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Will the recent rebranding morphing of Fair & Lovely into Glow & Lovely solve our colour discrimination problem in India?
As a culture obsessed with fair skin, women in India face the constant pressure to lighten their skin tone. Fair skin seems to be the one true solution to finding love, getting married, or getting a glamourous job.
So, does being fair really make you the prettiest of them all? That’s definitely what Indian girls grow up believing. No wonder in 2019, the Indian fairness cream market was reportedly worth nearly Rs.3000 crore, according to the India Fairness Cream & Bleach Market Overview.
Fairness cream ads have always been problematic; since the very beginning, fairness cream advertisements show dark skinned women unable to find jobs, husbands and any happiness in life until they apply the fairness cream to become lighter and find their bliss. The Advertising Standards Council of India (ASCI) did issue guidelines in 2014, which prohibited ads from portraying dark-skinned people as disadvantaged. Fairness creams in India have faced criticism for the longest time for perpetuating colourism and selling their products by attacking the insecurities of women.
The recent anger generated by the Black Lives Matter Movement has sparked protests throughout the world around judging people over their skin colour and has resulted in a major backlash against these fairness creams that actively promote fairer skin tones. A number of these companies have therefore taken steps to rebrand their product, and avoid perpetuating the ‘fairer is better’ notion.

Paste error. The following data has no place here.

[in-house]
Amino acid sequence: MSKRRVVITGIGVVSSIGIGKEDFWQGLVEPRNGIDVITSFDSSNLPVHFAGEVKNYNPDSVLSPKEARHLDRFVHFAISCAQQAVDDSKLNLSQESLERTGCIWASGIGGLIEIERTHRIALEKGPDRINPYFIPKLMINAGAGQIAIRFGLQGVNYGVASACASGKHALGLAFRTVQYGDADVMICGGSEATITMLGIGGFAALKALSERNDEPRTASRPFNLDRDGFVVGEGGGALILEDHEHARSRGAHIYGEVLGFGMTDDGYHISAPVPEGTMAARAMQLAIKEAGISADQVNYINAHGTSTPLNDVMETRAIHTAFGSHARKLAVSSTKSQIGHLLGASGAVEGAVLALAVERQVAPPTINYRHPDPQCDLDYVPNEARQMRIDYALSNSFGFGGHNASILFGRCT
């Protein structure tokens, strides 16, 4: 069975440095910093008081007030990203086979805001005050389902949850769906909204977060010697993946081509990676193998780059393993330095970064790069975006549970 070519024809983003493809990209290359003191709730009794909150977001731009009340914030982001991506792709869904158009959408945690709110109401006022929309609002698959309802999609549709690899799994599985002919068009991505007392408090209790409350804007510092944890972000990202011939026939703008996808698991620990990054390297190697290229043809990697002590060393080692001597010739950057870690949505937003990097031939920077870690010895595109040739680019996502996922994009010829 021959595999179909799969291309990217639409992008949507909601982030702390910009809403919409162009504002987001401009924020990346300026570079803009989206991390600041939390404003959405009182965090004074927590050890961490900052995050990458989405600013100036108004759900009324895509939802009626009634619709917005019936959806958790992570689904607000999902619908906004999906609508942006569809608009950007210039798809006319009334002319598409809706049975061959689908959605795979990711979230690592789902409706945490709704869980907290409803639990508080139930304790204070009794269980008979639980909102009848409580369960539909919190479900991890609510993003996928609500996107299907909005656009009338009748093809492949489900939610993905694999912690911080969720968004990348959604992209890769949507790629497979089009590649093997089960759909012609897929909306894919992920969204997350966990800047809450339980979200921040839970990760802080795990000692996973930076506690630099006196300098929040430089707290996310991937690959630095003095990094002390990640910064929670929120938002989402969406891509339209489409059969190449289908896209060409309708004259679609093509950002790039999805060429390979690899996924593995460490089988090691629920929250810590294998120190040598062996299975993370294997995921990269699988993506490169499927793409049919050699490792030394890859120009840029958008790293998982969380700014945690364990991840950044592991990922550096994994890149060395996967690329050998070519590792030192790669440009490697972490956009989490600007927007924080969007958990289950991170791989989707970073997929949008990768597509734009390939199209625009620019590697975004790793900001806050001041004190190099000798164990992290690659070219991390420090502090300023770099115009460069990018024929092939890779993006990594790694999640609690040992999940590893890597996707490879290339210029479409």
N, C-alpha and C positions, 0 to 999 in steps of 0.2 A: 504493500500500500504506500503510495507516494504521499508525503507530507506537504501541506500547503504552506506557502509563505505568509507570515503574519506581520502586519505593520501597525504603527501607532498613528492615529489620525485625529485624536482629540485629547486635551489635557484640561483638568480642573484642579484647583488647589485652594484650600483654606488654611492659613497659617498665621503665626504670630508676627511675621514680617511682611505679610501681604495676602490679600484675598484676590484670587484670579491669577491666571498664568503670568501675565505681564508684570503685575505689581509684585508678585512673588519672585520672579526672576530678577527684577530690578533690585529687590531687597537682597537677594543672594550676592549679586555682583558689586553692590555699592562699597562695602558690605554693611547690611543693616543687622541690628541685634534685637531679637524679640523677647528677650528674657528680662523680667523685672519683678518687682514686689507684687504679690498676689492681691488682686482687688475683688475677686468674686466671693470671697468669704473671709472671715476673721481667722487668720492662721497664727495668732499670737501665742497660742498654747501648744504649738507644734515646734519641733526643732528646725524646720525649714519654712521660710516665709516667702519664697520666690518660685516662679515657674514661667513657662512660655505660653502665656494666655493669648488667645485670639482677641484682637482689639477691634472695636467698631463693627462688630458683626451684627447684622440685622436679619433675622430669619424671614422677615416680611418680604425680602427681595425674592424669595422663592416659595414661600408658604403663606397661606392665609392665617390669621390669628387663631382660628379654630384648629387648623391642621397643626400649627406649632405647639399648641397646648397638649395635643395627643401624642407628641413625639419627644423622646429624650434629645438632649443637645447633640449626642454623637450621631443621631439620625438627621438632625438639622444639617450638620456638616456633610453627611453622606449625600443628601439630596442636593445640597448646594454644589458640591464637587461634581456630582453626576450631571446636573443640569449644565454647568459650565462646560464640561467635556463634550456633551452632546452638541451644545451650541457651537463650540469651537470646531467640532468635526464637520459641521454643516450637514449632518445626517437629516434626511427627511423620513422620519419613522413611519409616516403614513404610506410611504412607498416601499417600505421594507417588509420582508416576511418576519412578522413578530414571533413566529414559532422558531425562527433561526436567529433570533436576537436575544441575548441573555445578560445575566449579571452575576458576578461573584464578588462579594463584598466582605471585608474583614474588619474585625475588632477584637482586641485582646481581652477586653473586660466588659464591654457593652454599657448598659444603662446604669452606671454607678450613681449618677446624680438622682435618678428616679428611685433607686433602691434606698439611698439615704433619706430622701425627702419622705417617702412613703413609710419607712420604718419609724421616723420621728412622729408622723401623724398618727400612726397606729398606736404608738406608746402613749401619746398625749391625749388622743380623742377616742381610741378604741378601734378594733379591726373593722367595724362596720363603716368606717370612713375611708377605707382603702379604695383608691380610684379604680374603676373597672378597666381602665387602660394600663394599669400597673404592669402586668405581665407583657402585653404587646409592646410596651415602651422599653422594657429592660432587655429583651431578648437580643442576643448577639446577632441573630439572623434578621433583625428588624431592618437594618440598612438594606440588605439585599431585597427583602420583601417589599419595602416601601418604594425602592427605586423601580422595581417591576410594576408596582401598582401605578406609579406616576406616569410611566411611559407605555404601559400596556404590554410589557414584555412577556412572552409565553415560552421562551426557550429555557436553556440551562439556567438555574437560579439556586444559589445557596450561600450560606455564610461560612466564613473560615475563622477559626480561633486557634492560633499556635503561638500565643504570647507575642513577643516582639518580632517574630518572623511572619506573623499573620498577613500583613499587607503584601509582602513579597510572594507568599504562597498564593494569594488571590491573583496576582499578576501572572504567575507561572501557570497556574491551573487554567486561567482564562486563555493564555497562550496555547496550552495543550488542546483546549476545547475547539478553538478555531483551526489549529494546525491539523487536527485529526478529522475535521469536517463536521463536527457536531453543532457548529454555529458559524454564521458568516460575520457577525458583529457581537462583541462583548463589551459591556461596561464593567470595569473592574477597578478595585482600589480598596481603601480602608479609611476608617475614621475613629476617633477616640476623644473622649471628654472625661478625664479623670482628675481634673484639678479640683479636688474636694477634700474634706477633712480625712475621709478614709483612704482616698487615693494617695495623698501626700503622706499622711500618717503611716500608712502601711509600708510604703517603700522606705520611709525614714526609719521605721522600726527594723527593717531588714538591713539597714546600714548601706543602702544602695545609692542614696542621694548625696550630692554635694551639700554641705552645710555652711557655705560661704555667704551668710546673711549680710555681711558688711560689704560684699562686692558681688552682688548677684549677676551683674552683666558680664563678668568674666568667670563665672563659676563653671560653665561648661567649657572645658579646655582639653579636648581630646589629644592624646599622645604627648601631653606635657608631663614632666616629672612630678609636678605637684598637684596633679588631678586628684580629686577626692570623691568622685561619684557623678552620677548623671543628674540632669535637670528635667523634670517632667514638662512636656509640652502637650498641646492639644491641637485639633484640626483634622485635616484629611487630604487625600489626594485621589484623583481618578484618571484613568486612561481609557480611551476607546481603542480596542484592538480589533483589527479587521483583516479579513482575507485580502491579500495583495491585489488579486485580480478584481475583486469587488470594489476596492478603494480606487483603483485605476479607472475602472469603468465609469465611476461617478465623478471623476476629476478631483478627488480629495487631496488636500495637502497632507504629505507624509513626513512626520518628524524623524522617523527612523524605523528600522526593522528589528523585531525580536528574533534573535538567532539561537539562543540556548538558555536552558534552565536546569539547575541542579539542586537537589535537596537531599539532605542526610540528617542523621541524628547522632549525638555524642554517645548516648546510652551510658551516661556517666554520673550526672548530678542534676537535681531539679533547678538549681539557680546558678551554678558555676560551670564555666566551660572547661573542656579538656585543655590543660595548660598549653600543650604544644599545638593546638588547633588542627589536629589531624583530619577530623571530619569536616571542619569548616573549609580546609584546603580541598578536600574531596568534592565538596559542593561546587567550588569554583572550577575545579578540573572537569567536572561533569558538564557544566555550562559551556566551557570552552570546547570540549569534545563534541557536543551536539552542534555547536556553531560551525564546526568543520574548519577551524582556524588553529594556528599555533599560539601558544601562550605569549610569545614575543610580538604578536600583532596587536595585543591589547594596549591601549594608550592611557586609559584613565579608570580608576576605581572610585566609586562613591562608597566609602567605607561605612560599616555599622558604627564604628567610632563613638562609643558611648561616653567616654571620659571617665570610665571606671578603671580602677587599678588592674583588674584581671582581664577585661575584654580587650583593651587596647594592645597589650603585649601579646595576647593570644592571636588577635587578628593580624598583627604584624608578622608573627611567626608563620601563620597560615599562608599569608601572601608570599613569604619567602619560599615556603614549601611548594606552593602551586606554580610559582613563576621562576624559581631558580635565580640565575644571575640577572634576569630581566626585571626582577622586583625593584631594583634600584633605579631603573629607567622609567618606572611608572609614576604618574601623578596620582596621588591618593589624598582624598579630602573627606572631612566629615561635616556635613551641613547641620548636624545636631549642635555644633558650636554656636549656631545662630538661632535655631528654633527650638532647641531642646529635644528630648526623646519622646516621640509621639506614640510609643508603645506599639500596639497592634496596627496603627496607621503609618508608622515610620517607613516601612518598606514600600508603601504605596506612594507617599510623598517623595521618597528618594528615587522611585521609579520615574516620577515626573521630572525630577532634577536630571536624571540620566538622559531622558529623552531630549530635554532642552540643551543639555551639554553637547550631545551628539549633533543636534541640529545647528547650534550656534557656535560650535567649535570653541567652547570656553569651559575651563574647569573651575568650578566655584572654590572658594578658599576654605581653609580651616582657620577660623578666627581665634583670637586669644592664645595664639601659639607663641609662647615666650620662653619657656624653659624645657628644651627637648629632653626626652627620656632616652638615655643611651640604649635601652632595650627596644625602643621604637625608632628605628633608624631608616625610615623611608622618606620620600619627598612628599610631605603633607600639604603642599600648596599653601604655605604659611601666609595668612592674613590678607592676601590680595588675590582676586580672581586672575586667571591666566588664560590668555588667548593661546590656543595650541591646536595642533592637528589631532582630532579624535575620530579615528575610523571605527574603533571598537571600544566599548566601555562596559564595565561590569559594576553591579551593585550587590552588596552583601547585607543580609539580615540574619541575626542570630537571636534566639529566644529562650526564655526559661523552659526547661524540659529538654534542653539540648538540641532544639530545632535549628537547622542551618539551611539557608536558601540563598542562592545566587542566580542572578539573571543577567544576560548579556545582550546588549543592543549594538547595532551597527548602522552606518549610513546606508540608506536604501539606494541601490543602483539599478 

Fair and lovely has been India’s largest selling fairness cream, ever since 1975 when it first hit the market. Since then, girls and women of all ages have bought millions of these tubes in the hope of lightening their skin. Hindustan Unilever Ltd (HUL), the brand’s owner, recently announced that it will be rebranding Fair and Lovely by removing the word ‘fair’ from its brand name, and renaming the product as ‘Glow and Lovely’.
“We’re committed to a skin care portfolio that’s inclusive of all skin tones, celebrating the diversity of beauty. That’s why we’re removing the words ‘fairness’, ‘whitening’ & ‘lightening’ from products, and changing the Fair & Lovely brand name,” a press release from Unilever, HUL’s parent company, announced. The rebranded products will be on the store shelves in the coming months, though it is still unclear if the ingredients of the cream are likely to change. In the past few years, the brand has made a few other changes as well, like removing the shade card that came along with the packaging to compare one’s skin tone before and after using the product.
Johnson and Johnson, another health care company that sells skin-lightening products, will now no longer sell its products in Asia and the Middle East. Its Clean and Clear Fairness line and Neutrogena Fairness line of products will no longer be available in India. The health company released a statement saying, “Conversations over the past few weeks highlighted that some product names or claims on our dark spot reducer products represent fairness or white as better than your own unique skin tone. This was never our intention – healthy skin is beautiful skin”.